Vietnam will record positive economic growth in 2021, at around 6-7%, if the country continue support for vulnerable groups in the economy, as well as the freshly-rolled out vaccination campaign.
The Southeast Asian country needs to lay a foundation for strong growth in the mid-term, including ensuring sufficient revenue resources for infrastructure development and implementation of public investment, Jonathan Ostry, Deputy Director of the Asia and Pacific Department of the International Monetary Fund (IMF) stressed.
It is necessary for the nation to ensure a resilient financial system, and continue efforts to better the investment climate, Ostry added.
Regarding a plan that is being drafted by the Vietnamese Government to assist enterprises during the pandemic, the IMF official held that the country’s fiscal policy should be loosened to support economic activities, and limit negative impacts from the pandemic.
Policy adjustments depend largely on the speed of economic recovery at the global level, which is undergoing a lot of uncertainties, he said.
Pointing out weak uptake of tax deferrals in Vietnam, particularly in the hardest-hit sectors of the economy, the IMF recommended introduction of temporary corporate income tax (CIT) loss-carry backwards to improve firms’ cash flows, better targeting of temporary CIT reductions to benefit distressed but viable small-and medium-sized enterprises, and introduction of temporary provisions for accelerated depreciation or investment tax credits to lower to user cost of capital and encourage investment.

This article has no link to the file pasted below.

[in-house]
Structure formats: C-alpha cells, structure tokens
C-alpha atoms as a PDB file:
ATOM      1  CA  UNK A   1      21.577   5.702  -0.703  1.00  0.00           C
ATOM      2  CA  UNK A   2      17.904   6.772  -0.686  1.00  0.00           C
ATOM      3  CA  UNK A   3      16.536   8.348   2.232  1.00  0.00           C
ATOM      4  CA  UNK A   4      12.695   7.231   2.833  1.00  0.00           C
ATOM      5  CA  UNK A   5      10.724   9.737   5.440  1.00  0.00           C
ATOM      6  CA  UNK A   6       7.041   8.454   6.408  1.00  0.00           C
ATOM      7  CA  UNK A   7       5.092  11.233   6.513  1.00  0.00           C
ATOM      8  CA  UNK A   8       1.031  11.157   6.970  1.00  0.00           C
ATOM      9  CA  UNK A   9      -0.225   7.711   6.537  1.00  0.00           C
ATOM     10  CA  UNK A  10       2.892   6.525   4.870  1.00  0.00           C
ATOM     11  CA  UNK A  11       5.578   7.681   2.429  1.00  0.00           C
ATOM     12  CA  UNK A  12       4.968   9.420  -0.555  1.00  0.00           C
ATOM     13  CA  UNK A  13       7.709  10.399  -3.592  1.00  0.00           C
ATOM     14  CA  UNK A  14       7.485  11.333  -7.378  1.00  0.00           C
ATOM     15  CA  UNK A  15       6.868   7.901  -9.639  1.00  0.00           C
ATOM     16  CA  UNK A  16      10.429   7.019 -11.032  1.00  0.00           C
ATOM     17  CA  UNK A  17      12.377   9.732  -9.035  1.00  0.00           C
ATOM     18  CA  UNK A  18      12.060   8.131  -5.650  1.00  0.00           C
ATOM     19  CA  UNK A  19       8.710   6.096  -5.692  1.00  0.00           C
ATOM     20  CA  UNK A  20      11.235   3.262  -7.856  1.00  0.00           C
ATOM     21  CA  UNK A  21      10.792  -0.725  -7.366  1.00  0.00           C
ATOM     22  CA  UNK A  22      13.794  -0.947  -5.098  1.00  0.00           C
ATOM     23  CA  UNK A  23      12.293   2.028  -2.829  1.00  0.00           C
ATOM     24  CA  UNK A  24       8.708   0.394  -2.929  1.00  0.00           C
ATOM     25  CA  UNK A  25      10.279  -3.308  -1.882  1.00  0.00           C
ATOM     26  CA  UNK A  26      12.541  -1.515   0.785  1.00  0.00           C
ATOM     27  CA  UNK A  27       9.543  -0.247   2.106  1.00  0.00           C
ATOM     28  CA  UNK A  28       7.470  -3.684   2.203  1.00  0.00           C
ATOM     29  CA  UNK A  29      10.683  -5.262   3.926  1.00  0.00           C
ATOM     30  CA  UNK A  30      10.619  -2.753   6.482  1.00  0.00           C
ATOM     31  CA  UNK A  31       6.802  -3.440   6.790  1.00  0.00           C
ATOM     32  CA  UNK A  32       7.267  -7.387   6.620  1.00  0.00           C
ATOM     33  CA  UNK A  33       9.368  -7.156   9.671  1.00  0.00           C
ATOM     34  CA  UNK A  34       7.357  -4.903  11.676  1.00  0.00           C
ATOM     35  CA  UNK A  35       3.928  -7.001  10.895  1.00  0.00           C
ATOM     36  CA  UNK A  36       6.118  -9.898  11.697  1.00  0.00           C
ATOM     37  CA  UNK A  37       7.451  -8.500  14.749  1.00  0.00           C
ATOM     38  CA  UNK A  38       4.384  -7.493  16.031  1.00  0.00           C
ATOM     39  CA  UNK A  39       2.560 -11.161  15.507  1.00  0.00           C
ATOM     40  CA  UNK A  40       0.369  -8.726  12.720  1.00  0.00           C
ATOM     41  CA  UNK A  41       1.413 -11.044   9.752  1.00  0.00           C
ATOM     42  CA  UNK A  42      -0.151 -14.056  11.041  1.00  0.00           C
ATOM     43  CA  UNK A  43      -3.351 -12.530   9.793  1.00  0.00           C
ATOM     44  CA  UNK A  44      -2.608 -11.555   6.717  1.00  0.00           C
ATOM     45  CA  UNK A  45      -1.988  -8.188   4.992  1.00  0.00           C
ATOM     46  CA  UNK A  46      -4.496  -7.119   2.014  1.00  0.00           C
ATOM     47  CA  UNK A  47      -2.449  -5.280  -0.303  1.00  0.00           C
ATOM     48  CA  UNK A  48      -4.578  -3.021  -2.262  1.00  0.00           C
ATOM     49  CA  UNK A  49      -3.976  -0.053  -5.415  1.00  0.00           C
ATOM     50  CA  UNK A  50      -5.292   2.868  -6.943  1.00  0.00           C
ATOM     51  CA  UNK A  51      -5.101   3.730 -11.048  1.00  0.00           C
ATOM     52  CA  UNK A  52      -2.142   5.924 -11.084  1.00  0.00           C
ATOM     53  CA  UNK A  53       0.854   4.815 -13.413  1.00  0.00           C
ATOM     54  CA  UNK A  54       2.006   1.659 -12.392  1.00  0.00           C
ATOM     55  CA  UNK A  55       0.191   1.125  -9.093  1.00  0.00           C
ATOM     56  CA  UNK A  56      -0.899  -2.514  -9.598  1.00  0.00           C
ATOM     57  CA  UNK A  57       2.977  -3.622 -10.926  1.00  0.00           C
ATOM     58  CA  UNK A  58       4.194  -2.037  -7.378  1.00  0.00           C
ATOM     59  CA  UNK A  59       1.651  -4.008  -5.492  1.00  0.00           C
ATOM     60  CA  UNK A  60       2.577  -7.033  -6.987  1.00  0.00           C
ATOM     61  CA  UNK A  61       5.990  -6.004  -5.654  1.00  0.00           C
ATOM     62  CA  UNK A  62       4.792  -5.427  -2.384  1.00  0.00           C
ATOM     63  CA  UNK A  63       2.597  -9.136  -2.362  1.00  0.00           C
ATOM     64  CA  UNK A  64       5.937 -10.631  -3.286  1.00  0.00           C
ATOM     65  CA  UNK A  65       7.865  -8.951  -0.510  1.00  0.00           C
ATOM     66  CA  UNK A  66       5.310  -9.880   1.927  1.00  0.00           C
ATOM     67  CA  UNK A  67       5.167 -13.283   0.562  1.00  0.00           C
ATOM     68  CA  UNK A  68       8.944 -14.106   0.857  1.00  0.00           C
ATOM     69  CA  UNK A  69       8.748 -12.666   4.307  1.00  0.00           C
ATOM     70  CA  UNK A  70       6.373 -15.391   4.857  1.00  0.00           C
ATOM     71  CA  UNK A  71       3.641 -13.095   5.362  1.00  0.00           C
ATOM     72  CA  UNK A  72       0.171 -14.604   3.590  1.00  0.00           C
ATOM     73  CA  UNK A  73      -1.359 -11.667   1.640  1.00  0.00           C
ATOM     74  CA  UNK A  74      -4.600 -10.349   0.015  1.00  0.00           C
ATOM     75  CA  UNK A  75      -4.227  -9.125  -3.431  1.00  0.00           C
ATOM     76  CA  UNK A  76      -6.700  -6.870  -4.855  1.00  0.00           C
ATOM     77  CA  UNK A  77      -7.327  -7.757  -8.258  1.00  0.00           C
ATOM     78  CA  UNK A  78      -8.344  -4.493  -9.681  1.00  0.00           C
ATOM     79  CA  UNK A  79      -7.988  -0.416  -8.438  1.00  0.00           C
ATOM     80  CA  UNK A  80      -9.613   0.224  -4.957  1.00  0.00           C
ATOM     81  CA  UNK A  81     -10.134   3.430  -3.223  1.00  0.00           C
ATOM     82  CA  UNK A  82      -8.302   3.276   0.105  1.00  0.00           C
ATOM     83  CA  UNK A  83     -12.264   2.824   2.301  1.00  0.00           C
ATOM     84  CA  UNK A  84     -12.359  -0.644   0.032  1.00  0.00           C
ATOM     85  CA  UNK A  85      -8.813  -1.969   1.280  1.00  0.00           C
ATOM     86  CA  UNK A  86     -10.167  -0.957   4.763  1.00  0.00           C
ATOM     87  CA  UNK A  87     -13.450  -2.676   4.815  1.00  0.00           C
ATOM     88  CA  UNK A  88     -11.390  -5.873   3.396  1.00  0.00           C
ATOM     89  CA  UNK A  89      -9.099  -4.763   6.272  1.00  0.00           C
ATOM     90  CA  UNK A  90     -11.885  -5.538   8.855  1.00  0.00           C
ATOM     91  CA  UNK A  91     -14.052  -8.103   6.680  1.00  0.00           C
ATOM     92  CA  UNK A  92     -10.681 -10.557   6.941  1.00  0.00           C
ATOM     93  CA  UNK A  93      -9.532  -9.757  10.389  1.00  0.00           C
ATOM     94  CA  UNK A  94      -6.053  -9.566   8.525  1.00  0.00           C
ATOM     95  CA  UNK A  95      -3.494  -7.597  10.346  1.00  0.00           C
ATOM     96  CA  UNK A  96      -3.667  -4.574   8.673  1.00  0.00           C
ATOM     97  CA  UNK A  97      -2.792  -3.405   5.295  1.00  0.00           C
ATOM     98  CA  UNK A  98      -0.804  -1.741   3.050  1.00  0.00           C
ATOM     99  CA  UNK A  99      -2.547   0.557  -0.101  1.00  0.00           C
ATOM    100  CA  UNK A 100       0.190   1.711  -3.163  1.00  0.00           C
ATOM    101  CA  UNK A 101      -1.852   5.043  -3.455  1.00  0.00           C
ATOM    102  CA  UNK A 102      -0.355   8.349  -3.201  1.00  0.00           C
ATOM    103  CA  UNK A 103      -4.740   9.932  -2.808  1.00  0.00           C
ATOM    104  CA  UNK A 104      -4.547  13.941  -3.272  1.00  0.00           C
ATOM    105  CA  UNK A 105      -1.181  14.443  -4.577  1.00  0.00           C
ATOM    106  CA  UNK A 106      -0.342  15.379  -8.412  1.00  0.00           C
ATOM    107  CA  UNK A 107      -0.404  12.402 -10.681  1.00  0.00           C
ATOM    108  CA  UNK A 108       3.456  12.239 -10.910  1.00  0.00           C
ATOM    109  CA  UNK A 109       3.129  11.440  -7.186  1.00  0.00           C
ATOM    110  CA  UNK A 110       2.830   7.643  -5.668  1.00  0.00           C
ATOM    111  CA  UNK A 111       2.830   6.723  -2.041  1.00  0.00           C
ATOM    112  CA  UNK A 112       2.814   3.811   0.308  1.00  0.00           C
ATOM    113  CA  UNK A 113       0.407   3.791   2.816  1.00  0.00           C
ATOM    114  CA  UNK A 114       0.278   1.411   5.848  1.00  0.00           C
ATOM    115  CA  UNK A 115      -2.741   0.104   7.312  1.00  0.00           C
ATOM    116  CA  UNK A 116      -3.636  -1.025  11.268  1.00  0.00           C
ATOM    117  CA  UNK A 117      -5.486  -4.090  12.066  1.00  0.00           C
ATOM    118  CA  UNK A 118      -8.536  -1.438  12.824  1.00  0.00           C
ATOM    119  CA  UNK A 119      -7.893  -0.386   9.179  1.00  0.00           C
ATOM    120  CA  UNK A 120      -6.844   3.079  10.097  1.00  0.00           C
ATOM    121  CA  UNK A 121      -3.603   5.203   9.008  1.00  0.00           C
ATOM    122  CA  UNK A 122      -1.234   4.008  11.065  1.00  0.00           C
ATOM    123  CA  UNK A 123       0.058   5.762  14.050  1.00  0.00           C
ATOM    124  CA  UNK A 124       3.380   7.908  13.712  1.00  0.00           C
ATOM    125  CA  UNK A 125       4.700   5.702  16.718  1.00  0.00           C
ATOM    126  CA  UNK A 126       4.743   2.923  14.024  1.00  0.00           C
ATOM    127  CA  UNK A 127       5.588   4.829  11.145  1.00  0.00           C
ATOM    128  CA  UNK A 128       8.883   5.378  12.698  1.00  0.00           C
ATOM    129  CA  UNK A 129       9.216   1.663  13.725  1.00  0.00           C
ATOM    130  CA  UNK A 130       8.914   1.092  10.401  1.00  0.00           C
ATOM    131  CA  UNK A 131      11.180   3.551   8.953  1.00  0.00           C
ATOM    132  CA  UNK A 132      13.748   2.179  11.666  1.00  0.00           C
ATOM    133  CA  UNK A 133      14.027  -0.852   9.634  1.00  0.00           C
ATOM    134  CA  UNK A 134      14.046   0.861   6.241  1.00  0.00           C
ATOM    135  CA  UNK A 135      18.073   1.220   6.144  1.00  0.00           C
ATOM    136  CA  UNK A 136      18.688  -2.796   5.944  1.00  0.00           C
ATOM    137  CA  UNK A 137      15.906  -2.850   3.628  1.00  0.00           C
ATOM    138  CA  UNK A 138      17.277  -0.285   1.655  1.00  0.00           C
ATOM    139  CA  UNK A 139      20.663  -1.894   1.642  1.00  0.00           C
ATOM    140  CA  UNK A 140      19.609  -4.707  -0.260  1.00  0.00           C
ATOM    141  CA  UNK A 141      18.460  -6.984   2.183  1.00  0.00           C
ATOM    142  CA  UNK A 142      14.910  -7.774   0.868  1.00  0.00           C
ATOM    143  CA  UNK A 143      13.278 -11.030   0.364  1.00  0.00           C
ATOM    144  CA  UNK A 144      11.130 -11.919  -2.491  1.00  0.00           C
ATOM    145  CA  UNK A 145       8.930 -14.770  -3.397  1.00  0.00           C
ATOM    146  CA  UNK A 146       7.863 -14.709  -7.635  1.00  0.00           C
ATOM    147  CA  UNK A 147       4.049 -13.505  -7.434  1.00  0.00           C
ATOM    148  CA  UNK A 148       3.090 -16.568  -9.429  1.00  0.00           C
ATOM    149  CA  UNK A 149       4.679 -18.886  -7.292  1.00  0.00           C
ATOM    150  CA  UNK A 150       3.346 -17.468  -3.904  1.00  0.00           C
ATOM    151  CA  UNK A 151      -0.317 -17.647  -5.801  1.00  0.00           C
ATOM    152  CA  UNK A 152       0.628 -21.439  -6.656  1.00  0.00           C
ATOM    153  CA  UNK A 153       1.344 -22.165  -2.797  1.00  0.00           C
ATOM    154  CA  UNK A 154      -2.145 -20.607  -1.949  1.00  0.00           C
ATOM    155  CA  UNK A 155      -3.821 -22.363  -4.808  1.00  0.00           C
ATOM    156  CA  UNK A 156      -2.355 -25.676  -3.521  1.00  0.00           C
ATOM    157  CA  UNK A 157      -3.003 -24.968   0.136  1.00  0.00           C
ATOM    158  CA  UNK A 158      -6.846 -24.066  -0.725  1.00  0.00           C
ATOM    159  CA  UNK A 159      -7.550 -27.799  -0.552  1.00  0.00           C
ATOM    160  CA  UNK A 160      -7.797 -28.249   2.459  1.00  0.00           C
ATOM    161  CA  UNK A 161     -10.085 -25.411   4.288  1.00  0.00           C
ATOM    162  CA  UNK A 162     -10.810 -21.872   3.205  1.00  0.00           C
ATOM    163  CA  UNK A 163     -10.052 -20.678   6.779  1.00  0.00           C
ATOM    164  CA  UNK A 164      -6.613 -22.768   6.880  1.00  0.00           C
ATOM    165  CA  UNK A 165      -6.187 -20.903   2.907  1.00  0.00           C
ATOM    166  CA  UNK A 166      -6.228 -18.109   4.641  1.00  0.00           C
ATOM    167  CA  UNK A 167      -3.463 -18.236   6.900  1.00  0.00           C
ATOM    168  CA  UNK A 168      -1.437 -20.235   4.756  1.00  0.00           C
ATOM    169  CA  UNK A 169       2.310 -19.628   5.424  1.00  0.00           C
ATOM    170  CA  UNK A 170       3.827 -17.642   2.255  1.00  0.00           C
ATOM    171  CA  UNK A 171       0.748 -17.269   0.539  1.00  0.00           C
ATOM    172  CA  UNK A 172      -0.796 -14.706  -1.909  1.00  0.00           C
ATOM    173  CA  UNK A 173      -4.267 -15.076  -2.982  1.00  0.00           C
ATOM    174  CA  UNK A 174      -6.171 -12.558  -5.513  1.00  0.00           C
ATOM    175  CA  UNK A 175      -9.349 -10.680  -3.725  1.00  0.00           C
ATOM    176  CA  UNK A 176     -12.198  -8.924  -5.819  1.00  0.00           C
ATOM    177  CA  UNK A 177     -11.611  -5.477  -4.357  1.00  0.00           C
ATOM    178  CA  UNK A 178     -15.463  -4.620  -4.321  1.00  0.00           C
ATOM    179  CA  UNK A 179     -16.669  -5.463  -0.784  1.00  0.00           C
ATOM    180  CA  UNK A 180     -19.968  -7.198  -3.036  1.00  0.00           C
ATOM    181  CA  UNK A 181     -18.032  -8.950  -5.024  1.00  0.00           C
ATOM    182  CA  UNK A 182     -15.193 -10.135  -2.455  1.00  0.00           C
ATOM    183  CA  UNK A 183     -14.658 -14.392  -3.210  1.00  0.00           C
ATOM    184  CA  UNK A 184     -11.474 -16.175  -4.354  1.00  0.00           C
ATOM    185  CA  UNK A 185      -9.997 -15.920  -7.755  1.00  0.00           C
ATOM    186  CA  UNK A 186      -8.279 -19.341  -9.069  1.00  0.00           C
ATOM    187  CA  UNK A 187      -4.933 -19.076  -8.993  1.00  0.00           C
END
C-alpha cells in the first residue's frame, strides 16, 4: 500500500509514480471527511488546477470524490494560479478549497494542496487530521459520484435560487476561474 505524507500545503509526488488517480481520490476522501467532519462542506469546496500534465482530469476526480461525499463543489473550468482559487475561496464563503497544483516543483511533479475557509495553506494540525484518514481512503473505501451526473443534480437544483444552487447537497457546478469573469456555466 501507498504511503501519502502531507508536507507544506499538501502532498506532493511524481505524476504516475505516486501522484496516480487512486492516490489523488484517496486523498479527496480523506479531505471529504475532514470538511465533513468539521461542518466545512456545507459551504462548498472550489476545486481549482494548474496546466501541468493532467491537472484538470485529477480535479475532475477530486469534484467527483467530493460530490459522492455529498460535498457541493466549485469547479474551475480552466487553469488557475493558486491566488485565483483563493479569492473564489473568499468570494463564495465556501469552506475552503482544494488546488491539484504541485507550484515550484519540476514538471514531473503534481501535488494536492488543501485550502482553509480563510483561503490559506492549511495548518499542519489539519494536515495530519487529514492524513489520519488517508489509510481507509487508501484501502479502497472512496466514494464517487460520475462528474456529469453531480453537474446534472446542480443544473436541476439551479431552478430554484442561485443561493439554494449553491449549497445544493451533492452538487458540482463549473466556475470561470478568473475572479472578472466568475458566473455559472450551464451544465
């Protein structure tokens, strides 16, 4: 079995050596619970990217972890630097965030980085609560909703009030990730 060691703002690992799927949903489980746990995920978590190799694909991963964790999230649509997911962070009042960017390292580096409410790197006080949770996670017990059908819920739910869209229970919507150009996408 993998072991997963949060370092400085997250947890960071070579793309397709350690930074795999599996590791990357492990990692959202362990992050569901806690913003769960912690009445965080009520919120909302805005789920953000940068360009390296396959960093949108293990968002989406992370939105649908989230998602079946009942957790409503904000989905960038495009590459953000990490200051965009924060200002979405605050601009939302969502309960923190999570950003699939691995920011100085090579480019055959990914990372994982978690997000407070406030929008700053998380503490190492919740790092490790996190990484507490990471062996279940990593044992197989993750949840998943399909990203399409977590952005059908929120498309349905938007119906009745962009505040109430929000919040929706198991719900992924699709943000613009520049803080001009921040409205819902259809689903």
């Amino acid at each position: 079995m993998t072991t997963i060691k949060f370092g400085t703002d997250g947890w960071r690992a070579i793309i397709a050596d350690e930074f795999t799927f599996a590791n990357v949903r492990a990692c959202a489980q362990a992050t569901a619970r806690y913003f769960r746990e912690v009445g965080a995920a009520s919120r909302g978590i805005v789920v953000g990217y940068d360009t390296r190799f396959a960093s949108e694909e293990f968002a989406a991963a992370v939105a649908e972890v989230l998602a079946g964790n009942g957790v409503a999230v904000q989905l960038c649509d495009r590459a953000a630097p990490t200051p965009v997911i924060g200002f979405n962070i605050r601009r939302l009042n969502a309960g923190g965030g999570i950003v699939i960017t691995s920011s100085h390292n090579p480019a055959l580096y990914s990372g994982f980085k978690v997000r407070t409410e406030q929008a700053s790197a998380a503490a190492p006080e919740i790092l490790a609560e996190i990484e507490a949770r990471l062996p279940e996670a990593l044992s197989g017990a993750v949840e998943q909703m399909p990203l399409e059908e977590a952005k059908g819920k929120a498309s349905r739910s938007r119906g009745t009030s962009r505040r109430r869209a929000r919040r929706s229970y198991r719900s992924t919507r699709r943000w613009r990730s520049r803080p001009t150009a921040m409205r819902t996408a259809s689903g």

He moved to underscore that Vietnam’s economic growth story in the past three decades is notable since it is sustainable and inclusive growth that helps improve local livelihoods.
Thanks to market-oriented reforms which enable improvements in the business climate, and attraction of huge amount of FDI flows, Vietnam has risen from being in the group of the world’s poorest country to gaining the “middle-income” status.
The country should work more to better the business environment and ensure an equal playground, he said, adding this includes reforms geared towards simplifying and reducing the regulatory burden for domestic firms, easing entry costs for enterprises, continued reform of state-owned firms, and enhancing good governance.
Additionally, he suggested Vietnam enhance human capital and technology access to boost labour productivity, which facilitate investments in more complicated products that can gain better competitive edge in the international market.